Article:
A pair or friends from Tamworth who got involved in the massive 2015 TalkTalk data hack have been jailed.
The TalkTalk data hack is a legal action we’re involved in as we fight for the rights of victims affected by the incident.
23-year-old Matthew Hanley was jailed for 12 months having admitted to hacking the website between 18th October and 22nd October 2015. He reportedly handed data over for hacking to another person, and handed financial information to 21-year-old Connor Allsopp. Allsopp was jailed for eight months and admitted to supplying stolen customer data to another person for fraud.
The recent East Lindsey Council data breach was another example of a totally avoidable incident that resulted in sensitive information being exposed.
Our lawyers are often representing victims for council data breach cases. This includes for claims against local authority agencies and outsourced third-parties as well.
Public sector breaches can be common, and council data breaches are amongst the most frequent we see. As is the case with the East Lindsey Council data breach, many of the incidents are totally avoidable. Many stem from simple errors that can have costly consequences.
You may be entitled to claim compensation as a victim of a council email breach, and our Data Leak Lawyers are here to help you.
A number of council email breaches have taken place over the years, and they can often happen by human error or software problems. Whatever the cause, they are often seen as systemic issues that can be easily resolvable, meaning the breaches should never have happened in the first place. For this reason, depending on the data breached, victims can be entitled to claim for data breach compensation.
The recent Ticketmaster cyber attack we’ve launched an action for may just be the beginning as hackers are reportedly ready to attack again.
The Ticketmaster cyber attack was successful because the hackers were able to install malicious code into third-party software that Ticketmaster were using as part of their payment process. Inbenta, the authors of the code, say they didn’t know Ticketmaster were using their code for this purpose, and had they have known, they say they would have recommended against it on the grounds of security issues.
The growing trend of hackers looking to attack third-party code means the huge Ticketmaster cyber attack may well be just the beginning.
There has been some recent controversary over the government’s use of the ‘my voice is my password’ system.
Privacy campaigners have reportedly called for HRMC to delete the millions of recordings they hold for people who use the ‘my voice is my password’ system because they’ve failed to gain clear and proper consent from users of the system. The government say that the system is secure, and they have relied on implied consent; but privacy watchdogs are concerned over consent, security and storage.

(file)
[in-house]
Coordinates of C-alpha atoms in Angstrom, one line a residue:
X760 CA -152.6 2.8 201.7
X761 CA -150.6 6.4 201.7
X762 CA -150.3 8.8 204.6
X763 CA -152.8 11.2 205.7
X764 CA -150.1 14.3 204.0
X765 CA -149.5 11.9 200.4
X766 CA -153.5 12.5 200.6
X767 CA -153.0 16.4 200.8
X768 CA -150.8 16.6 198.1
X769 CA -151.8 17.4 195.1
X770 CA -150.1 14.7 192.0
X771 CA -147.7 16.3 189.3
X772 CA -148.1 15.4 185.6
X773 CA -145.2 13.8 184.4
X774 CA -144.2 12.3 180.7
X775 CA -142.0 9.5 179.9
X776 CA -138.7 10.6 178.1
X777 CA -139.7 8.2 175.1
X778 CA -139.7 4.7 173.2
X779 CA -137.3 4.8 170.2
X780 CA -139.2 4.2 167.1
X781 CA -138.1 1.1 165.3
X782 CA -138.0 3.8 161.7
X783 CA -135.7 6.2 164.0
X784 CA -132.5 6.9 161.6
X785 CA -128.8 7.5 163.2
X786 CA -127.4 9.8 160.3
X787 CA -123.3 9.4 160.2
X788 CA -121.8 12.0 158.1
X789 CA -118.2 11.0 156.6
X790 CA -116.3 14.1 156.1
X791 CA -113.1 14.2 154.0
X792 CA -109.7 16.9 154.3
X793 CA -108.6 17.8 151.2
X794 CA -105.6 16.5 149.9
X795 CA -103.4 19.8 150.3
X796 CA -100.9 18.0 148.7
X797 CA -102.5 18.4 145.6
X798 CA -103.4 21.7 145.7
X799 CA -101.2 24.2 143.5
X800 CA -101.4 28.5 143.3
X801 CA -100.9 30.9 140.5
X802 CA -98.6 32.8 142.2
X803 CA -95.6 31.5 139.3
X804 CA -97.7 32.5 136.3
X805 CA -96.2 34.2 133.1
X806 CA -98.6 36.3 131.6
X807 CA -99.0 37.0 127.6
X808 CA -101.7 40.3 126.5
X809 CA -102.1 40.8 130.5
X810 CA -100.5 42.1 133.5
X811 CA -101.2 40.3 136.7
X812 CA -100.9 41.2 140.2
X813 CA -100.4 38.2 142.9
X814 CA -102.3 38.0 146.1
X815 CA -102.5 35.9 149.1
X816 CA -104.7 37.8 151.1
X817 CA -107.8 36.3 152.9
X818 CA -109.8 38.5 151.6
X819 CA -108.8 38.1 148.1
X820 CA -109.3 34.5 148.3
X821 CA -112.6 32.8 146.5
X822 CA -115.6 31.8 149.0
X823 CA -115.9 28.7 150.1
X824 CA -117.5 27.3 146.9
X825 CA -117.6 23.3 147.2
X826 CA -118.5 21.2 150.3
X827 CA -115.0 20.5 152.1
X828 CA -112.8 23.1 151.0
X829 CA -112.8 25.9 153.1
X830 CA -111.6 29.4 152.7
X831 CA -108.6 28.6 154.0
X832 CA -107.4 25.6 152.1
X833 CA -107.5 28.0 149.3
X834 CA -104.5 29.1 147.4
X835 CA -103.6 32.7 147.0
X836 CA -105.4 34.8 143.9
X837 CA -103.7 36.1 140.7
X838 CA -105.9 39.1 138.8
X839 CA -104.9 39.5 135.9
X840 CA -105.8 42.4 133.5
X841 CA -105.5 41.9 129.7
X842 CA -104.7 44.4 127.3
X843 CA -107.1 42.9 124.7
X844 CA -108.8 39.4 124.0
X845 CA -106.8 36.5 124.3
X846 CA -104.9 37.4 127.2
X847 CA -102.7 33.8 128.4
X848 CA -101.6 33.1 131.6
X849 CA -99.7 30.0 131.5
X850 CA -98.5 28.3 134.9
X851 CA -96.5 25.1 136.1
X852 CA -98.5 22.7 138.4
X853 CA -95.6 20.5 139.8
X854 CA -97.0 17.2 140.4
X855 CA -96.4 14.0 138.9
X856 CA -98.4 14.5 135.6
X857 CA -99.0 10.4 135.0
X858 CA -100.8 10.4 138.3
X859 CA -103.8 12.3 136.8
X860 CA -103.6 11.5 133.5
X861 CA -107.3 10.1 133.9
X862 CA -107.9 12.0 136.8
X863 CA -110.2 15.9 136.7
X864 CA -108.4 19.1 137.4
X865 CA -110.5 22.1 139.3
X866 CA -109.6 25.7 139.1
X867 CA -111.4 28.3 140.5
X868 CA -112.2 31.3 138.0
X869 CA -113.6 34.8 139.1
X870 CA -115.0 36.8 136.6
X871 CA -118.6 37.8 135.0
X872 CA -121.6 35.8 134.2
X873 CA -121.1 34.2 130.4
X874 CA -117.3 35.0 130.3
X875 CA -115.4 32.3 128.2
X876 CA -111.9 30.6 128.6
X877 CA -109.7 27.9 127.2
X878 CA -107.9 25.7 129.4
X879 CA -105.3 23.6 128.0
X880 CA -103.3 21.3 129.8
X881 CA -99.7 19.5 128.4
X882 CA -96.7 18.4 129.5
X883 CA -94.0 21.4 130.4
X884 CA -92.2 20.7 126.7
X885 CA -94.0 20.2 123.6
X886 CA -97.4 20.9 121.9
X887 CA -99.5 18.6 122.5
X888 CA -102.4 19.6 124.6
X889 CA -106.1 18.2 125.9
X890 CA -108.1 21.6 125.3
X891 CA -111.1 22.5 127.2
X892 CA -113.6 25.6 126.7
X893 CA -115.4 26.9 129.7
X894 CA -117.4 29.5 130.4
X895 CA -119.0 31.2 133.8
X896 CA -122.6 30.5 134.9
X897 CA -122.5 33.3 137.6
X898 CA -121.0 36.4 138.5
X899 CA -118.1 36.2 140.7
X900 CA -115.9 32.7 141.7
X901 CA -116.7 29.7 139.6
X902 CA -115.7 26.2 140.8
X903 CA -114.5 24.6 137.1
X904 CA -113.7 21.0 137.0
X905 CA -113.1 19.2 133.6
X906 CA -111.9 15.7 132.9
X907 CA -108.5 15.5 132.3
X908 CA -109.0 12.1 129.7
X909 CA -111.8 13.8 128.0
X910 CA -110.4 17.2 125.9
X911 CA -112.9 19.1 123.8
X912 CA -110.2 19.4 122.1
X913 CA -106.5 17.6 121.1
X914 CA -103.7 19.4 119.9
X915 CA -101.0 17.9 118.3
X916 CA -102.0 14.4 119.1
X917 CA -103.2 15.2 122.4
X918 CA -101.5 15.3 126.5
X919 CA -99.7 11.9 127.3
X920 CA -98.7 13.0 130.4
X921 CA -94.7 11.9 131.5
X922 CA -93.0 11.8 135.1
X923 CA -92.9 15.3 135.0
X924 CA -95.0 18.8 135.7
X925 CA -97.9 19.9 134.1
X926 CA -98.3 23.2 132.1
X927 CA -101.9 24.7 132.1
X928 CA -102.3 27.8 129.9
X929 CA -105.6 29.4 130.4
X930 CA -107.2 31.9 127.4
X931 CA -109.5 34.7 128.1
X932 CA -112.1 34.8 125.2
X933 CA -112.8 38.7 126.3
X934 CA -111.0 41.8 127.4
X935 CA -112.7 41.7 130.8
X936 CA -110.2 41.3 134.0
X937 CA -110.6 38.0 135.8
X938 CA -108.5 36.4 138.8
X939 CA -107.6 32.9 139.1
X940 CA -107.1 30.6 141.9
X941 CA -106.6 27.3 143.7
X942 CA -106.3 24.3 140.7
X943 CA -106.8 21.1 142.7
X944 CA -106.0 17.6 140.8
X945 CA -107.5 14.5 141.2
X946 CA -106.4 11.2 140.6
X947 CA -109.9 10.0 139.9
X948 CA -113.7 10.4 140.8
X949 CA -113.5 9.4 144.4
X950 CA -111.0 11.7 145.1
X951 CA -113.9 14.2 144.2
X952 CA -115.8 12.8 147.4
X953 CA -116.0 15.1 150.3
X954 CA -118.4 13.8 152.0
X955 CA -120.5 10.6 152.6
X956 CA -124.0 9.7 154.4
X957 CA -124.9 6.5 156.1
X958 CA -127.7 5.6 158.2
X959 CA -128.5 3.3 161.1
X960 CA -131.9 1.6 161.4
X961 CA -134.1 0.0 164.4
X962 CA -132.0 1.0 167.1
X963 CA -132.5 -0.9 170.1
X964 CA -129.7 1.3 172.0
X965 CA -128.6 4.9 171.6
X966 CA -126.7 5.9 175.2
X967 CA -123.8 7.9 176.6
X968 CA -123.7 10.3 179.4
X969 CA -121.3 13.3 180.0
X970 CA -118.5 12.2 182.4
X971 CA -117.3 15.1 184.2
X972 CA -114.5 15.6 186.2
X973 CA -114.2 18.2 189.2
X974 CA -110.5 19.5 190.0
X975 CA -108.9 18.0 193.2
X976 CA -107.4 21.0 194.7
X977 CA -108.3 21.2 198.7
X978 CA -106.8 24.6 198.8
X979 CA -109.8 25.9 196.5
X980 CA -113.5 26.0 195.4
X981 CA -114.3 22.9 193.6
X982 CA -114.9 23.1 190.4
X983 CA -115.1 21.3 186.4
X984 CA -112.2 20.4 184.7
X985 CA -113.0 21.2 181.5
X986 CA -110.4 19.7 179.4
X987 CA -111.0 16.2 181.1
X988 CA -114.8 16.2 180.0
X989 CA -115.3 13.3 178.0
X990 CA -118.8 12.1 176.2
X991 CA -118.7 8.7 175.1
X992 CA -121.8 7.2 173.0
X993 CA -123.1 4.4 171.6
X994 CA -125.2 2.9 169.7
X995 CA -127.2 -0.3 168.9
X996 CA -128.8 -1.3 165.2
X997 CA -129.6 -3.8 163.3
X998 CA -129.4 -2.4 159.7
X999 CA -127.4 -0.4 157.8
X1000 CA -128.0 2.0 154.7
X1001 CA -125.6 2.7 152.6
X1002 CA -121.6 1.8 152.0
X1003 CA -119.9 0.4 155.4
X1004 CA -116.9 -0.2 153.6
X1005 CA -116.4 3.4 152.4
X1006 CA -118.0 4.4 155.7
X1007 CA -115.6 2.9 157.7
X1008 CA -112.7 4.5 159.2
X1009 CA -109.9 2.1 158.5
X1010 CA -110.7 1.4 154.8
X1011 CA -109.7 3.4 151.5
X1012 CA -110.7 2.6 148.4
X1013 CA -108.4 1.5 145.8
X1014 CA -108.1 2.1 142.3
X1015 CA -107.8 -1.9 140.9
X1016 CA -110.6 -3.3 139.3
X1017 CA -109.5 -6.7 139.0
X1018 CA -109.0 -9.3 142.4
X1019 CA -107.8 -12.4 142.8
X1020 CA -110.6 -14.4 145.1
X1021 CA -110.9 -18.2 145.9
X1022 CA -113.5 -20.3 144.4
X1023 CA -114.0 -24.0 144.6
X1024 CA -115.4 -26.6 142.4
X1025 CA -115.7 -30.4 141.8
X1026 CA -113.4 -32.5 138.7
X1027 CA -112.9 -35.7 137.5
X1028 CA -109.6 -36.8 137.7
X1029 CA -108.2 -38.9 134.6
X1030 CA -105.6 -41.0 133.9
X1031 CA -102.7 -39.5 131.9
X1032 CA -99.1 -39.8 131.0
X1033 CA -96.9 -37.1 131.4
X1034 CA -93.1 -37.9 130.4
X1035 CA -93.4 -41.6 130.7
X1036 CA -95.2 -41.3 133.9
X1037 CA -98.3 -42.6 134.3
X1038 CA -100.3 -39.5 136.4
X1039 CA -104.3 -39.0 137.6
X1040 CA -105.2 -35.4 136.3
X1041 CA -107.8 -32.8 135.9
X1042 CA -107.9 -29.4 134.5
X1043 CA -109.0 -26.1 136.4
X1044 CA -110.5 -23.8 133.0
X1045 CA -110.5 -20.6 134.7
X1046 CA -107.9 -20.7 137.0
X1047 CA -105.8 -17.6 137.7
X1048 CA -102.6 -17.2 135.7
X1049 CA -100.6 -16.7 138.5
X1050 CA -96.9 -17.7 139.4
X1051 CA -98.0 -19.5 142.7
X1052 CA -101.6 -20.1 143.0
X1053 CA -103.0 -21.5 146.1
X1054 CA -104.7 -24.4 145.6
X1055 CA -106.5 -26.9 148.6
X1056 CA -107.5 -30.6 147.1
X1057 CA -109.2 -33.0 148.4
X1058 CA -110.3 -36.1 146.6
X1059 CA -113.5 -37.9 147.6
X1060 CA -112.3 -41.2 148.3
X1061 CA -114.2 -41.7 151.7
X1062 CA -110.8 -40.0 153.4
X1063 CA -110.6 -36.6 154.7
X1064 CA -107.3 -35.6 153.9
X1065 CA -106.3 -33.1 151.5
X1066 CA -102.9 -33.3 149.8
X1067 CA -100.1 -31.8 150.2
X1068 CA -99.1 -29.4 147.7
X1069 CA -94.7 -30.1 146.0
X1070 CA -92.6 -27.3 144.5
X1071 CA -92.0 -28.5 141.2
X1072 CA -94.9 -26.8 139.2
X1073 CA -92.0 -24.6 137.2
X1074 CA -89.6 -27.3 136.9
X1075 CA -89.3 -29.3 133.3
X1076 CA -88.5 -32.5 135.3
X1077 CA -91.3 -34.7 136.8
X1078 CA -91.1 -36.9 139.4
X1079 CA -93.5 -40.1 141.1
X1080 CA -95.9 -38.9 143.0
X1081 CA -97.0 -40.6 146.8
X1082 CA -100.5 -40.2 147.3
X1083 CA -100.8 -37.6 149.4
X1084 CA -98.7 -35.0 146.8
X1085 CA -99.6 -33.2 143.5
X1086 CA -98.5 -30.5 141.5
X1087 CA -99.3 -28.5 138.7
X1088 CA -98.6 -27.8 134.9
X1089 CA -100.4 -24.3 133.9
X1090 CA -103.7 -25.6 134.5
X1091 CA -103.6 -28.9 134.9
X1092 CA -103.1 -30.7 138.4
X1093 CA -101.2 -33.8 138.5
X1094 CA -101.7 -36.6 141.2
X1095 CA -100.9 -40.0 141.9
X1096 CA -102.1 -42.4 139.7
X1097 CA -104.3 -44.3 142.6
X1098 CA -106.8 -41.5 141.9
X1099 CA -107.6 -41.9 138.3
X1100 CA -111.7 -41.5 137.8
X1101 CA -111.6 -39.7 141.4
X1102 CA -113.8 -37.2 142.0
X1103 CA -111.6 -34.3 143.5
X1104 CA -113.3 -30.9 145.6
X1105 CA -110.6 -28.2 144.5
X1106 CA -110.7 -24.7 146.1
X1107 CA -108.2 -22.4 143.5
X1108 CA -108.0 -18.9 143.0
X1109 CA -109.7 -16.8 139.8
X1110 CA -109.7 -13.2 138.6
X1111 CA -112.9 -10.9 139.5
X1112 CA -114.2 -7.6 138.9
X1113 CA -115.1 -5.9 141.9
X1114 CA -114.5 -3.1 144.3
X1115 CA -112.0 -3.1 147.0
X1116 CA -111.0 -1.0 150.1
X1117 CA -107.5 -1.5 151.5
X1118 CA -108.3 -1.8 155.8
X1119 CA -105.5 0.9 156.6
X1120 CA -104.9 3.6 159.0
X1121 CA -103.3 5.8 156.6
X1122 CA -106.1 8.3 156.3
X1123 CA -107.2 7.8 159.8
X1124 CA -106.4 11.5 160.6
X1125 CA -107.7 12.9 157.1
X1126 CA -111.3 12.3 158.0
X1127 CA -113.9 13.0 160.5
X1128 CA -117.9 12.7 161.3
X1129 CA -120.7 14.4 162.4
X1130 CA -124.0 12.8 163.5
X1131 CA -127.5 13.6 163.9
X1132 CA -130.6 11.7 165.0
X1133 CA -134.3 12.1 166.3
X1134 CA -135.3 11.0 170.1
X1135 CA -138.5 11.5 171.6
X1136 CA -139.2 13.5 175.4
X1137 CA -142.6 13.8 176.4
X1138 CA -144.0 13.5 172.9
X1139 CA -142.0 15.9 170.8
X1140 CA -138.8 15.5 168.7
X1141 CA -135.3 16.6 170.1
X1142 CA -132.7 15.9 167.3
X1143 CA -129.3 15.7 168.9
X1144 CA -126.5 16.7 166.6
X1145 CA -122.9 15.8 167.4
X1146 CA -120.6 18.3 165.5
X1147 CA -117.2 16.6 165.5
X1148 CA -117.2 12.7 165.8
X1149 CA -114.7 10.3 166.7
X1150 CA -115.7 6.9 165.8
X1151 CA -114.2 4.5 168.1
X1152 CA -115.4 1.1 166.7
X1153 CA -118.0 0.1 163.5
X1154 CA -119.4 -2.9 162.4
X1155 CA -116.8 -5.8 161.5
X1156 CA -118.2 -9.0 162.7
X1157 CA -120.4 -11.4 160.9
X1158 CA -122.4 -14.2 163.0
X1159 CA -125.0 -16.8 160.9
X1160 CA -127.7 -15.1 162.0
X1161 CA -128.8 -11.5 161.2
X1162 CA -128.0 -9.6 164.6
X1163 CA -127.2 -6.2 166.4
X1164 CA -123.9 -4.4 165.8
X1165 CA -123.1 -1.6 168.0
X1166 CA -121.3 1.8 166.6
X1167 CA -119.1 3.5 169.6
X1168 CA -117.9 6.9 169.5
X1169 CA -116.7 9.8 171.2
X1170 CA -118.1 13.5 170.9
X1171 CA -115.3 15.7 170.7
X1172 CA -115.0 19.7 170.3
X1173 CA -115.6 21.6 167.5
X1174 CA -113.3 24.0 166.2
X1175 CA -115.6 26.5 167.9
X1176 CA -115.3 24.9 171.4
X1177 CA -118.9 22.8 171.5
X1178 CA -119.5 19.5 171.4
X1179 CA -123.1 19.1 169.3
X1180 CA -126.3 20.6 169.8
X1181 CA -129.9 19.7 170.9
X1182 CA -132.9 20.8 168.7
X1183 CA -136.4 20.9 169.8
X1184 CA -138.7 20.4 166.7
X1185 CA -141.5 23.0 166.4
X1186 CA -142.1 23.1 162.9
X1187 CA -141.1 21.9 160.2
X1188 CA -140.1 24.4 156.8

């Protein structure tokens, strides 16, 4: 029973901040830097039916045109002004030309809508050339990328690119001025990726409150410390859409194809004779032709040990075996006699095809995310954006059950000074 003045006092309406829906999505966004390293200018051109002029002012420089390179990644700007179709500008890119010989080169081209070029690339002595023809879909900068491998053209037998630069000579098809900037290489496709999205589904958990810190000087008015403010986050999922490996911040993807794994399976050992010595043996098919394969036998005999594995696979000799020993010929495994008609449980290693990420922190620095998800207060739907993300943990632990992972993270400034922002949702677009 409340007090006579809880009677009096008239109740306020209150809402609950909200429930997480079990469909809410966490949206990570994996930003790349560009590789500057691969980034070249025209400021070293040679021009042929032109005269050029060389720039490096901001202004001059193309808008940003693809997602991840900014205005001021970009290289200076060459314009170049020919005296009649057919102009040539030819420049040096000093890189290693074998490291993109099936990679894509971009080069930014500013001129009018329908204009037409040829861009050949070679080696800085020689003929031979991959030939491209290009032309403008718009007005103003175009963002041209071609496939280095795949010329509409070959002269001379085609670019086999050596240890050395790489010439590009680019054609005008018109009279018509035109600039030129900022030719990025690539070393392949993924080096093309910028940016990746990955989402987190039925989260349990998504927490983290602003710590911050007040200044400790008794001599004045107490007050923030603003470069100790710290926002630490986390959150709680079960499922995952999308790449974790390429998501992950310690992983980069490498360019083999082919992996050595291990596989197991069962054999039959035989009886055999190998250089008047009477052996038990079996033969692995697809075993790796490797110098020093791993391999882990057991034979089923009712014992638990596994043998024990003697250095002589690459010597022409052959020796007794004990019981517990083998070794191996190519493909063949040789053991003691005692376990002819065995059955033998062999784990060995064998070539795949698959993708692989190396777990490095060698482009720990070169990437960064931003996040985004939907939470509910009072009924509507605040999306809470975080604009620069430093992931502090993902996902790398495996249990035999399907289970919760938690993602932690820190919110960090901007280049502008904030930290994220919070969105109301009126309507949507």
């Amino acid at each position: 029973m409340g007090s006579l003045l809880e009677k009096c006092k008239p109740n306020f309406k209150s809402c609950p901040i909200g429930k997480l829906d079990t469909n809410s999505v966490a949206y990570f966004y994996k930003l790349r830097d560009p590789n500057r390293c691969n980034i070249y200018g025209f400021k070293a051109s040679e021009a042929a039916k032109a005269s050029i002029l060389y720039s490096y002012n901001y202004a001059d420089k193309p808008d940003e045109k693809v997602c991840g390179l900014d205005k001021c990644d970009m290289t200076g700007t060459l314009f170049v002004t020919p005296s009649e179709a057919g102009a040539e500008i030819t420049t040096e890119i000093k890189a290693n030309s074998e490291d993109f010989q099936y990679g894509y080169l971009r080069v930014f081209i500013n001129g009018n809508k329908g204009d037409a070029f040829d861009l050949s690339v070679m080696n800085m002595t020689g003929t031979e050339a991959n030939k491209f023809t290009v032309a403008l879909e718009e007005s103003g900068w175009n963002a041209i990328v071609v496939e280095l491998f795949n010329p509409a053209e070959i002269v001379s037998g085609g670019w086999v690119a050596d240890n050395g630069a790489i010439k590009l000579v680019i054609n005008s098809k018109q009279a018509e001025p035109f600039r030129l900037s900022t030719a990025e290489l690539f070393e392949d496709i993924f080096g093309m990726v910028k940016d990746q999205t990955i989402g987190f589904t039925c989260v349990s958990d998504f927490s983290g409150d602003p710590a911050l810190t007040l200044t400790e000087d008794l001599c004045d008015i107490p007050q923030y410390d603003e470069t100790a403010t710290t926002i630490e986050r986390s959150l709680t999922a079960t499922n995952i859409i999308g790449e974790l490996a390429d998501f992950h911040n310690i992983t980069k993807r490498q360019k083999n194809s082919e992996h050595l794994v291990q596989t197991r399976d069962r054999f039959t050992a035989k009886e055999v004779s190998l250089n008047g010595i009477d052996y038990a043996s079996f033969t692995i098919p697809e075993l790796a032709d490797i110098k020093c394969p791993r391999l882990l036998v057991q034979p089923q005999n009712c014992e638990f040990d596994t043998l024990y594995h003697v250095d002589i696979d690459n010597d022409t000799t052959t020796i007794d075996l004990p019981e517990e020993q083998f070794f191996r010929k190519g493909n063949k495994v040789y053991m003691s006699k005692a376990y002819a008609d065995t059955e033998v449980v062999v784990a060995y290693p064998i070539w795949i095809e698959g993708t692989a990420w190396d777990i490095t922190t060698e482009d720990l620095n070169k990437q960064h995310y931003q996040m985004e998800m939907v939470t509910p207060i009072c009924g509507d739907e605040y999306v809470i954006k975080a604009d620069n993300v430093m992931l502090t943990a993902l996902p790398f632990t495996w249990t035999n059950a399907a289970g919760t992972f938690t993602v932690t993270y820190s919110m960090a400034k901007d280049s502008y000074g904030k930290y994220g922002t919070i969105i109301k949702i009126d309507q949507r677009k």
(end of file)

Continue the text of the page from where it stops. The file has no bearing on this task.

Eyebrows have certainly been raised…
The massive Ticketmaster UK data breach from June appears to be just the tip of the iceberg as part of a wider cyberattack campaign.
According to security researchers, the software that was hacked that led to the Ticketmaster data breach was one of many targeted and successfully hacked as part of a wider campaign to access the payment information for tens of thousands of people at a time across the world. This does not fill anyone who uses online payment platforms with a great deal of confidence, and given the scale of the online industry, how can we know for sure that we’re ever safe?
We’re representing a number of victims of the Ticketmaster UK data breach who are claiming compensation having had their information compromised.
According to some recent and rather worrying research, the question as to who is responsible for data protection is that it’s a HR problem, some executives say.
According to a spread of UK executives who were asked about where the responsibilities are in terms of compromised credentials, like stolen or misused passwords, it’s a HR training issue.
It’s understood that one-fifth of respondents placed the responsibility in the hands of HR departments, with close to a thousand executives questioned. Some respondents also considered compromised credentials and weak passwords as very little risk to the business as well.
Ransomware attacks are still on the rise, and we all have every reason to be very worried about the increasing trends we’re seeing.
According to at least one piece of recent research, 2018 has already seen double the rate of ransomware attacks so far, but what’s equally as concerning is that the attacks are changing tact to go for bigger targets to demand higher ransoms, and the hackers are enjoying success.
It’s a sign of the times, and we all need to be very careful to make sure we protect ourselves from the growing risks of ransomware attacks.
There are suggestions that mobile phone data protection is lagging behind as a result of security immaturity and attitudes toward mobile safety.
The smartphone industry in particular has grown exponentially in recent years, and with more than half of the internet’s traffic thought to be on mobile devices, and with mobile apps springing up all the time, some experts are concerned at the lack of maturity mobile phone data protection has when compared to desktop protection.
Does security and attitudes need to change?
Recent study findings suggest that healthcare cybersecurity is still a cause for concern, with the healthcare industry itself a prime target for cybercriminals.
Underfunding and a lack of understanding by bosses means there are still huge gaps and vulnerabilities when it comes to healthcare cybersecurity, putting countless people’s private and sensitive medical data at risk of leaks and hacks.
It’s a simple case of pace: the healthcare industry doesn’t appear to be able to keep up to speed with the pace of the cybercriminals who are targeting them.